A client of mine just obtained a fully favorable decision at the Reconsideration level.
In this particular case, Social Security assessed a residual functional capacity at the light exertional level. Since the claimant's past relevant work was also at the light exertional level, the claim was denied at step 4 of the sequential evaluation process. After receiving a denial notice, the claimant retained me. We appealed, and the claim went to Reconsideration.
I asked the claimant's doctor for her opinion on the claimant's limitations. The doctor completed a medical source statement, and assessed a sedentary RFC.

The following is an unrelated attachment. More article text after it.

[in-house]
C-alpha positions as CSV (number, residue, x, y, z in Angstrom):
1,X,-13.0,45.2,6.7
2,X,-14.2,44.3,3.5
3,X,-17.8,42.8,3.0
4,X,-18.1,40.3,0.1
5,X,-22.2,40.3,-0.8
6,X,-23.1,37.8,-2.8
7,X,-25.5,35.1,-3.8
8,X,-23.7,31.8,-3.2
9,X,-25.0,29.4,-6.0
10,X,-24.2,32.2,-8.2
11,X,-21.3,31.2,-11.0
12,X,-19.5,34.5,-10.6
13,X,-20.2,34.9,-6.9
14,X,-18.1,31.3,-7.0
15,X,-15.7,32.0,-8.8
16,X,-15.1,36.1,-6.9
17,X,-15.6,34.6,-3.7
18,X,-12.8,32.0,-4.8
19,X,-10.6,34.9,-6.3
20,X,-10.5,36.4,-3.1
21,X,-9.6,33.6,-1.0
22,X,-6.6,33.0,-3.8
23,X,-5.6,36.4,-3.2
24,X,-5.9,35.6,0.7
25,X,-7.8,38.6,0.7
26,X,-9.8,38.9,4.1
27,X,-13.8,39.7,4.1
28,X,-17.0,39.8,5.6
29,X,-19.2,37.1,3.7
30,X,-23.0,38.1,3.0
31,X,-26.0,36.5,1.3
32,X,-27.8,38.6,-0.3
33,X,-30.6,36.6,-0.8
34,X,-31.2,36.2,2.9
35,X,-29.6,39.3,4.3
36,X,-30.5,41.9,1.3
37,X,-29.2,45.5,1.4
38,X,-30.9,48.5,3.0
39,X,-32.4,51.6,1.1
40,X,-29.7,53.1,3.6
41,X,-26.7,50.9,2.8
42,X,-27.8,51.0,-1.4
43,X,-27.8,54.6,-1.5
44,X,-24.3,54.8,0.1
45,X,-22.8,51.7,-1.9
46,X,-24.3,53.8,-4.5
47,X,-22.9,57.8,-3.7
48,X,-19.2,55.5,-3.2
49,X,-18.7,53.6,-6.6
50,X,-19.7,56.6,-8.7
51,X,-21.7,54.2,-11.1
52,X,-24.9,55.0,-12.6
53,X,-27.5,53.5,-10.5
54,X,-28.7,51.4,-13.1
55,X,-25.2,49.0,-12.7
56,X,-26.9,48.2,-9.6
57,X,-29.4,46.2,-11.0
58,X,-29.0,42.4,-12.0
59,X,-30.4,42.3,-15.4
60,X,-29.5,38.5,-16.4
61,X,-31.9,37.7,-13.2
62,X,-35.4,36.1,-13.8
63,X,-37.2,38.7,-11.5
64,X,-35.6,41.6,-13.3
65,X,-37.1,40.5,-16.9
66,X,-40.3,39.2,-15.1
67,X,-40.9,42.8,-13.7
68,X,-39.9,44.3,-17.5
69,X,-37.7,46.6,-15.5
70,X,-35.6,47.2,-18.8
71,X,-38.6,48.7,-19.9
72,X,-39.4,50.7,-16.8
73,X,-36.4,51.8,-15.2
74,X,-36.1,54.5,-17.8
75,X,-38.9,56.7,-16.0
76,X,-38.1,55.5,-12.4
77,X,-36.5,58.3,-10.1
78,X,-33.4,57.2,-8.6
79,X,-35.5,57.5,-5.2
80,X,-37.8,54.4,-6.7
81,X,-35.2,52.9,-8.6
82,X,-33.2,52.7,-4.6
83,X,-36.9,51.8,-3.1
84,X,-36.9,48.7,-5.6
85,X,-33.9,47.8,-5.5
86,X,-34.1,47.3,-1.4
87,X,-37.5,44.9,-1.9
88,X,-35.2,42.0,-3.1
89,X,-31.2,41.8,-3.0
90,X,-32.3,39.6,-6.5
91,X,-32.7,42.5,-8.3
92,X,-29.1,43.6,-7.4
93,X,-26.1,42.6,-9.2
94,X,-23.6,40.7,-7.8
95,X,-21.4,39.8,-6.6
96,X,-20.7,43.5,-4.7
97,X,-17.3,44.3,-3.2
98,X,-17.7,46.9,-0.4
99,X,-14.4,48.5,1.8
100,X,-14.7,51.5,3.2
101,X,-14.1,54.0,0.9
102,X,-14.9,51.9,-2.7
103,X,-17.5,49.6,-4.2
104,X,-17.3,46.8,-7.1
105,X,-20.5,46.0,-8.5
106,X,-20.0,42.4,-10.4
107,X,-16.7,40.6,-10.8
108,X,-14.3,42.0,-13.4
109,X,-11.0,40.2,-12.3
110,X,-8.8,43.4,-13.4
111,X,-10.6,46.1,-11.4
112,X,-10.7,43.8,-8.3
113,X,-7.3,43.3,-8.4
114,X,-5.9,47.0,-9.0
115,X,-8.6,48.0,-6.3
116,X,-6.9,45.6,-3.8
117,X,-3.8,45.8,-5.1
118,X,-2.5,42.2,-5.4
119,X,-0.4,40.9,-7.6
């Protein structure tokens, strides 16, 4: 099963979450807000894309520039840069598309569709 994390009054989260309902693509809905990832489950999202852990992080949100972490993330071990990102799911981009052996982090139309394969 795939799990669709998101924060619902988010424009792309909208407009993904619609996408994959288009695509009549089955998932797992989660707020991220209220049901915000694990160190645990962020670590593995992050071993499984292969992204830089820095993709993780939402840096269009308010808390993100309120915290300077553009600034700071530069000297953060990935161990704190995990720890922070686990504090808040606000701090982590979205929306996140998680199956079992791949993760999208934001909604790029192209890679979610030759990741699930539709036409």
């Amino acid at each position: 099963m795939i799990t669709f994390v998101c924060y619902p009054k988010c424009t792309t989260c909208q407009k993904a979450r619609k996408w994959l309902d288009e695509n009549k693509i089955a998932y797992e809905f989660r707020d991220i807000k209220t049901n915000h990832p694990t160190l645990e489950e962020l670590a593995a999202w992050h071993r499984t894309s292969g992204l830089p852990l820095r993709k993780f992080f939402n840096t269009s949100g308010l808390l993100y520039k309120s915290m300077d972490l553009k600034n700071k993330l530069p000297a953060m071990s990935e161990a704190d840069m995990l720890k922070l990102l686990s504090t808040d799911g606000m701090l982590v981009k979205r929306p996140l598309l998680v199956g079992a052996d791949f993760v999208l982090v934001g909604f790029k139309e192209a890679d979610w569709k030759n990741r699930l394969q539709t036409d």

The doctor's medical source statement was adopted by the SSA. That sedentary RFC ruled out the claimant's past work at step 4. And since the claimant is over 50 and does not have transferable skills or education that provides for direct entry into skilled work, he grids "disabled" at step 5, under Rule 201.14 of the Medical-Vocational Guidelines.
This is a fairly typical case story, and any Social Security disability lawyer worth his salt would obtain a medical source statement from the claimant's treating doctor. But why wait until the hearing? Why not do it soon after you get the case, so that you have a shot at winning at Reconsideration?
I treat Reconsideration like a hearing. I update medical records, get medical source statements when I can, and write a letter to the disability examiner explaining why the claim should be granted.